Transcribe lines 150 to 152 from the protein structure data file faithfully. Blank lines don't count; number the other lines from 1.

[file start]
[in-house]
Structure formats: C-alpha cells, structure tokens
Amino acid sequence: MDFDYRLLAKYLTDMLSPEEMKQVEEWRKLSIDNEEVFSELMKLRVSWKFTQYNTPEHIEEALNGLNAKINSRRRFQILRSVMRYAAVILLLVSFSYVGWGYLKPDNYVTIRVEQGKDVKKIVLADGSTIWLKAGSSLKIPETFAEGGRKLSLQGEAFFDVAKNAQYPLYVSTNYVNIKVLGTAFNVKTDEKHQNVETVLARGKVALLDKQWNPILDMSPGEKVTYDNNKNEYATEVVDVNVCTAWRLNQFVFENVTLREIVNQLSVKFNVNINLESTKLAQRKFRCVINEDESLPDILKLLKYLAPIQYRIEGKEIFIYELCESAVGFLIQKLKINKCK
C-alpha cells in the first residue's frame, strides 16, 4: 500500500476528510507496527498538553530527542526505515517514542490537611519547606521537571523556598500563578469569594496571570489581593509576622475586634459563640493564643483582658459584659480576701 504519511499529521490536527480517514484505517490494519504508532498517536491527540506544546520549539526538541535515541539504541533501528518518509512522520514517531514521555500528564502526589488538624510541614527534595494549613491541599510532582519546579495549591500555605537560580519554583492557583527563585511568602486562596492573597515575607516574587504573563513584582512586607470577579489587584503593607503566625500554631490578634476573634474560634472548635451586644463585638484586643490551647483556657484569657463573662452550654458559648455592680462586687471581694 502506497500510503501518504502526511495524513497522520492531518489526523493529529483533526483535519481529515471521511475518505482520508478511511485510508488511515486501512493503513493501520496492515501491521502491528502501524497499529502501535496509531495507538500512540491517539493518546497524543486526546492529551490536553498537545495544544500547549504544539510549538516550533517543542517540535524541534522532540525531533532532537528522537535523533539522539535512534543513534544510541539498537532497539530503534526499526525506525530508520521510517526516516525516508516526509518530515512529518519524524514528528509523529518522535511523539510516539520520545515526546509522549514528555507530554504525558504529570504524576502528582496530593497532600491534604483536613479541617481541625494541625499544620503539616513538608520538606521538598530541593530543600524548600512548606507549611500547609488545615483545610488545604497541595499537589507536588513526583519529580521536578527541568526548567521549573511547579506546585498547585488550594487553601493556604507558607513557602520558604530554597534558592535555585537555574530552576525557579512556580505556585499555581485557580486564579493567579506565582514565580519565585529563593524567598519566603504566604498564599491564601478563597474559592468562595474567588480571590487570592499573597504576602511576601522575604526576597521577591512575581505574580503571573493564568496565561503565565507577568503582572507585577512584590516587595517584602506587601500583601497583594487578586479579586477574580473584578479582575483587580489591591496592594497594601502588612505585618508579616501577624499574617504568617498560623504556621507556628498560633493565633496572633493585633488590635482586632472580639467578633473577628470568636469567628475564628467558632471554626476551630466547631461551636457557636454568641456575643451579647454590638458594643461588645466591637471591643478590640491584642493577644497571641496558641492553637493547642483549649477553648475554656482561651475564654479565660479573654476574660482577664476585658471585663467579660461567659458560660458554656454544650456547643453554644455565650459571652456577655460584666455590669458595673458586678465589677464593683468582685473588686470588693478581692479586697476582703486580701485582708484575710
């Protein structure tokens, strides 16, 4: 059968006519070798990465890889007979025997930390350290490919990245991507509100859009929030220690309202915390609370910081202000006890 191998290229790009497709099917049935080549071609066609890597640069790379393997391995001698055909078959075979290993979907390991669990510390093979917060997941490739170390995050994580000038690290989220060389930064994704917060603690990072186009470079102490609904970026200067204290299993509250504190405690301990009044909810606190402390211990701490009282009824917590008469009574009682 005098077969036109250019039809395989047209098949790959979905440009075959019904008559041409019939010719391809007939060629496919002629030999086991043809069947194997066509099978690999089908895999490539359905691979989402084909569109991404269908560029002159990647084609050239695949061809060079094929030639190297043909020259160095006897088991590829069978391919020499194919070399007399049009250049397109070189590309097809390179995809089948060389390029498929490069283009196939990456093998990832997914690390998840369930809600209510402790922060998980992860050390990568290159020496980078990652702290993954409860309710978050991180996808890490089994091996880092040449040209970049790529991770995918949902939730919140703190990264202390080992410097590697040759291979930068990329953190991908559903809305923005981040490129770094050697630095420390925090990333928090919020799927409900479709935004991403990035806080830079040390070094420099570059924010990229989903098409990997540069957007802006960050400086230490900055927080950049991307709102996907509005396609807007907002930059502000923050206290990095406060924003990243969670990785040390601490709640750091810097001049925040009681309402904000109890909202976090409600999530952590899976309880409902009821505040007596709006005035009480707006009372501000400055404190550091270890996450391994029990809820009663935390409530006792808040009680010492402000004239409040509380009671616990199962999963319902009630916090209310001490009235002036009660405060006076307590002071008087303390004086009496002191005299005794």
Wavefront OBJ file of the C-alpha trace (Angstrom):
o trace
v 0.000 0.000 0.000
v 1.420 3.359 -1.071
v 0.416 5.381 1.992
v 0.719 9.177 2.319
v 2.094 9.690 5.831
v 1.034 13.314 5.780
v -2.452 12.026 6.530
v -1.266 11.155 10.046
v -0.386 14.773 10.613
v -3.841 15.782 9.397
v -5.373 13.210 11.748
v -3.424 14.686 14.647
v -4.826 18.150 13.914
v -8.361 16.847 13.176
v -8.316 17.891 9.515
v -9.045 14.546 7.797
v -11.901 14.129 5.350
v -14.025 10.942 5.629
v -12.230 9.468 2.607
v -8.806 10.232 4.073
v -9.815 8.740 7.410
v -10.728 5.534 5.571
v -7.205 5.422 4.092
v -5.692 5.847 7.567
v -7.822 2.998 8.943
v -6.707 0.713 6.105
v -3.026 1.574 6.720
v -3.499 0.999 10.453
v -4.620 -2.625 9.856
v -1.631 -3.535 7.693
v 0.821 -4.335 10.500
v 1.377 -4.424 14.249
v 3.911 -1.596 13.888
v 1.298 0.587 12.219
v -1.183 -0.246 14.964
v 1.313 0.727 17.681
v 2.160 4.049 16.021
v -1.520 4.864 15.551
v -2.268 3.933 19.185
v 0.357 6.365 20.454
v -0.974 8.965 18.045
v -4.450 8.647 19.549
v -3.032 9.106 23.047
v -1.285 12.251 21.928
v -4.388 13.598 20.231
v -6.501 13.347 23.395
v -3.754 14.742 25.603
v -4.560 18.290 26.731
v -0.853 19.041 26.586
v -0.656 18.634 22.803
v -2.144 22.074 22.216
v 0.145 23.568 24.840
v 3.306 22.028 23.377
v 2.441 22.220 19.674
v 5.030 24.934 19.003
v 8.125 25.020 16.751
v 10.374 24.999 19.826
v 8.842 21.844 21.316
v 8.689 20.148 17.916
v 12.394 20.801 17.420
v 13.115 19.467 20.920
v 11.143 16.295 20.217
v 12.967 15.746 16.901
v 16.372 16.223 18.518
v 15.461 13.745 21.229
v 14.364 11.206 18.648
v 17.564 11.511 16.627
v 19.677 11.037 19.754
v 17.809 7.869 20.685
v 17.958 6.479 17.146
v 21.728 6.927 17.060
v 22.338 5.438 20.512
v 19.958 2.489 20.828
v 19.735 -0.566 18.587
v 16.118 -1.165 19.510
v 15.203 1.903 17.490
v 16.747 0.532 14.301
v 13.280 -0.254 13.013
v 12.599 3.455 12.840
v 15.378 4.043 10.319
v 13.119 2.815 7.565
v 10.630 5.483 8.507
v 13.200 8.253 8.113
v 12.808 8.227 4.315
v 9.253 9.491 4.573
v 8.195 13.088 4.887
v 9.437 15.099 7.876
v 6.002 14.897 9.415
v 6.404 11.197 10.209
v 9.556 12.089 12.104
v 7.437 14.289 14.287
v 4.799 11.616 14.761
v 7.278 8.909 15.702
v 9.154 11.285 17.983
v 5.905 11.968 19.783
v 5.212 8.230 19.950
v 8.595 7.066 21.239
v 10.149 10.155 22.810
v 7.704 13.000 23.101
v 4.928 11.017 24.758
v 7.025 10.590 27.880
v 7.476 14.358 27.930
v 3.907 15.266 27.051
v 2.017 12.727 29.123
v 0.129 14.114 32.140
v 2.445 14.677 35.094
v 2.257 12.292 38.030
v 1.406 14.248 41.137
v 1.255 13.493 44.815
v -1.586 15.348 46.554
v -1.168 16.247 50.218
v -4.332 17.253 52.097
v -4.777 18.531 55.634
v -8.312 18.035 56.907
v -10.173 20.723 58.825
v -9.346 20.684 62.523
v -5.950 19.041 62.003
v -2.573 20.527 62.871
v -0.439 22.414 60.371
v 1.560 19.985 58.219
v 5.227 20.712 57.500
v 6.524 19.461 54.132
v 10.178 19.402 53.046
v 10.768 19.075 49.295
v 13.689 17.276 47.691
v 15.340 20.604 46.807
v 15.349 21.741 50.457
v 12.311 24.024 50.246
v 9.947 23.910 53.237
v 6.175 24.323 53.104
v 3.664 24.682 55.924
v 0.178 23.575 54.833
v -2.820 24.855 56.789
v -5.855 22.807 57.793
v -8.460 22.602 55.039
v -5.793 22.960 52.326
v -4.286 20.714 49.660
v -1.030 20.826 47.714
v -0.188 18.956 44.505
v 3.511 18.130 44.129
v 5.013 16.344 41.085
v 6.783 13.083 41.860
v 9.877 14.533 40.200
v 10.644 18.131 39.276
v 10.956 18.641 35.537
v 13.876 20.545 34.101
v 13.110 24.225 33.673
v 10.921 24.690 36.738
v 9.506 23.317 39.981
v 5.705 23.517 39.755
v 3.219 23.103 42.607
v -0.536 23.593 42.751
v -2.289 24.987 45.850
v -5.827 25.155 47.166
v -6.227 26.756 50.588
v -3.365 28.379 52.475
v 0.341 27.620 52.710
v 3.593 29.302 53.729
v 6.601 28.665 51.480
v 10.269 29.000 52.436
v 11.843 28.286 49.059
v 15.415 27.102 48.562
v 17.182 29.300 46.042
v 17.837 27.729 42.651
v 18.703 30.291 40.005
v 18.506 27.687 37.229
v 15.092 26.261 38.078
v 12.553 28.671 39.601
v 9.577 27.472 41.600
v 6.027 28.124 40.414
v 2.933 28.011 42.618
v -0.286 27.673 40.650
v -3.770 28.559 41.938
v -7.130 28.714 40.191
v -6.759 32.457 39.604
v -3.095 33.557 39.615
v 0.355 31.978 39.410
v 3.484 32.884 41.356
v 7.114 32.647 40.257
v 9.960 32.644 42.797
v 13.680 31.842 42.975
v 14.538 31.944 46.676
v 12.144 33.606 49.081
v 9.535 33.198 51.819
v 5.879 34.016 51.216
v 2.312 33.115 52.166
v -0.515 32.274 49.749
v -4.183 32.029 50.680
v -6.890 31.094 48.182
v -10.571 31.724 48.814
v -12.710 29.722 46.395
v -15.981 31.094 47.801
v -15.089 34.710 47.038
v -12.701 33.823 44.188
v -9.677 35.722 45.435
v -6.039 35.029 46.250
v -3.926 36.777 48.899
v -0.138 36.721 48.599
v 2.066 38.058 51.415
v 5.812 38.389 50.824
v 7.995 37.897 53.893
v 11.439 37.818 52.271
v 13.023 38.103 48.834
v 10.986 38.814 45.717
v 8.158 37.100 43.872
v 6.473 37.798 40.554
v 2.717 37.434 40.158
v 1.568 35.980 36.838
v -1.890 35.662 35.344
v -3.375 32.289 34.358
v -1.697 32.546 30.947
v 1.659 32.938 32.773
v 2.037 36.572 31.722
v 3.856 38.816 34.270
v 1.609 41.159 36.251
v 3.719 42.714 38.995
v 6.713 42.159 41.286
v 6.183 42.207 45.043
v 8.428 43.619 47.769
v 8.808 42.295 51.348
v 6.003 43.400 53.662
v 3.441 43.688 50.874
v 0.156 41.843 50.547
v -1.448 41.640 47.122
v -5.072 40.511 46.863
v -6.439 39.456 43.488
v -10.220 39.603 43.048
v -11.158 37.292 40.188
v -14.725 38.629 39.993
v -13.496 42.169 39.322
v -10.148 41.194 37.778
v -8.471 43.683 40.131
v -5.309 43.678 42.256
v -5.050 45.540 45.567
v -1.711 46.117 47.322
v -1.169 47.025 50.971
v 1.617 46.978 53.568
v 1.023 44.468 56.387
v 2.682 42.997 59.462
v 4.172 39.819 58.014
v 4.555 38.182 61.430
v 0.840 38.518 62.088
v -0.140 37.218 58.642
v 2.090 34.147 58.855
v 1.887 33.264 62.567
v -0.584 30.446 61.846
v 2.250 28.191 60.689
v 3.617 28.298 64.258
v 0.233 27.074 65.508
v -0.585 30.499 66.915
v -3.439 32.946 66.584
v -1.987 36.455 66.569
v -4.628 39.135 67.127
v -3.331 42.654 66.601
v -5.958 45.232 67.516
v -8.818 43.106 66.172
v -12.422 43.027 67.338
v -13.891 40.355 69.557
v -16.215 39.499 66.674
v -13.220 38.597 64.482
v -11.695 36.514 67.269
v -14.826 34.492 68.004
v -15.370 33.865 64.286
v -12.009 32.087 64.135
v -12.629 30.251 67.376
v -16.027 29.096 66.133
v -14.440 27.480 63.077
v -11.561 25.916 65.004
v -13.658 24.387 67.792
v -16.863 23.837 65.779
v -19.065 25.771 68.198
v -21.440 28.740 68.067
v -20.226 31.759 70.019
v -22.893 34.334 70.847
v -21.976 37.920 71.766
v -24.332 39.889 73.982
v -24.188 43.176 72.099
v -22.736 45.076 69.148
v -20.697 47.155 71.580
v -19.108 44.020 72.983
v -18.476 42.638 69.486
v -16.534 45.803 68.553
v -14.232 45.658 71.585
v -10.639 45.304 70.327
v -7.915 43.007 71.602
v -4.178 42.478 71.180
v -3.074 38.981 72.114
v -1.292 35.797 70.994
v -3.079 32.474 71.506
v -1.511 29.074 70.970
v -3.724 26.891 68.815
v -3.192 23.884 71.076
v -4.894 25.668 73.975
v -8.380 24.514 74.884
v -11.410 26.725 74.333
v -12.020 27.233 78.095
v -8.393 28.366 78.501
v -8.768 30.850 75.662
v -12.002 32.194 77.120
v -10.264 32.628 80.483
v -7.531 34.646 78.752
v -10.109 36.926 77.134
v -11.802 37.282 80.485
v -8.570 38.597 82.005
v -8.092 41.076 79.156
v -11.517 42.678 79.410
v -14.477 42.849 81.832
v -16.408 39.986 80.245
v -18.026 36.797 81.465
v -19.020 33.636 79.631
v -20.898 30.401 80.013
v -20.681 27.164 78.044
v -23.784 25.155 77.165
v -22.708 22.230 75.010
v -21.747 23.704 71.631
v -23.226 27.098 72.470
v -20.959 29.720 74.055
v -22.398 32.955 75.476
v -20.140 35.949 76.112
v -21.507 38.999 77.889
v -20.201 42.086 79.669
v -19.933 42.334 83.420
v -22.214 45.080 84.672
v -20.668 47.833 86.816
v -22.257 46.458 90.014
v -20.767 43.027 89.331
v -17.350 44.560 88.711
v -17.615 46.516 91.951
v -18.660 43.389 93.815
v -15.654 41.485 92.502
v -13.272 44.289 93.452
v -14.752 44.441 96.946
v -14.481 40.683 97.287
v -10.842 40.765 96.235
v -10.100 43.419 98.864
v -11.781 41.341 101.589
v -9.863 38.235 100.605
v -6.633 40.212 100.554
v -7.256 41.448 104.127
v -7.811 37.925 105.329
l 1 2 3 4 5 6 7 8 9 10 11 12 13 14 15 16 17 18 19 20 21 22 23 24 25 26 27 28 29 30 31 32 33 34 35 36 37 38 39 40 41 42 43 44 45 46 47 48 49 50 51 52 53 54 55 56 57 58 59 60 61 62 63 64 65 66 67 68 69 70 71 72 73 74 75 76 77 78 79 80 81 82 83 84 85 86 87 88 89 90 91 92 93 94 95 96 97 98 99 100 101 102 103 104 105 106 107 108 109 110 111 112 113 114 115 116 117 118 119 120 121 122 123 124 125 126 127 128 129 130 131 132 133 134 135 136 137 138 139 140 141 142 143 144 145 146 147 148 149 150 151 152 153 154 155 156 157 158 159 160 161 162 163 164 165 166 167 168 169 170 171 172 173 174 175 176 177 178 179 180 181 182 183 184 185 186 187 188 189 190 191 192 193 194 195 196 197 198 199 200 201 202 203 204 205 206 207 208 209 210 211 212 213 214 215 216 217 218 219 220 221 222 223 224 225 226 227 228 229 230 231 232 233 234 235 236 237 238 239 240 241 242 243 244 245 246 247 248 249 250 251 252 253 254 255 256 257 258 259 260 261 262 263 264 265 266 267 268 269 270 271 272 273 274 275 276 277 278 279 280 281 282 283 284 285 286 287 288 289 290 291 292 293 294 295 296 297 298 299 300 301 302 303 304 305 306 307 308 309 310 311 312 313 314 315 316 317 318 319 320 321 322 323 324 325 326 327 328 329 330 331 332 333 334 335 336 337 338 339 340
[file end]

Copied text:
v 9.877 14.533 40.200
v 10.644 18.131 39.276
v 10.956 18.641 35.537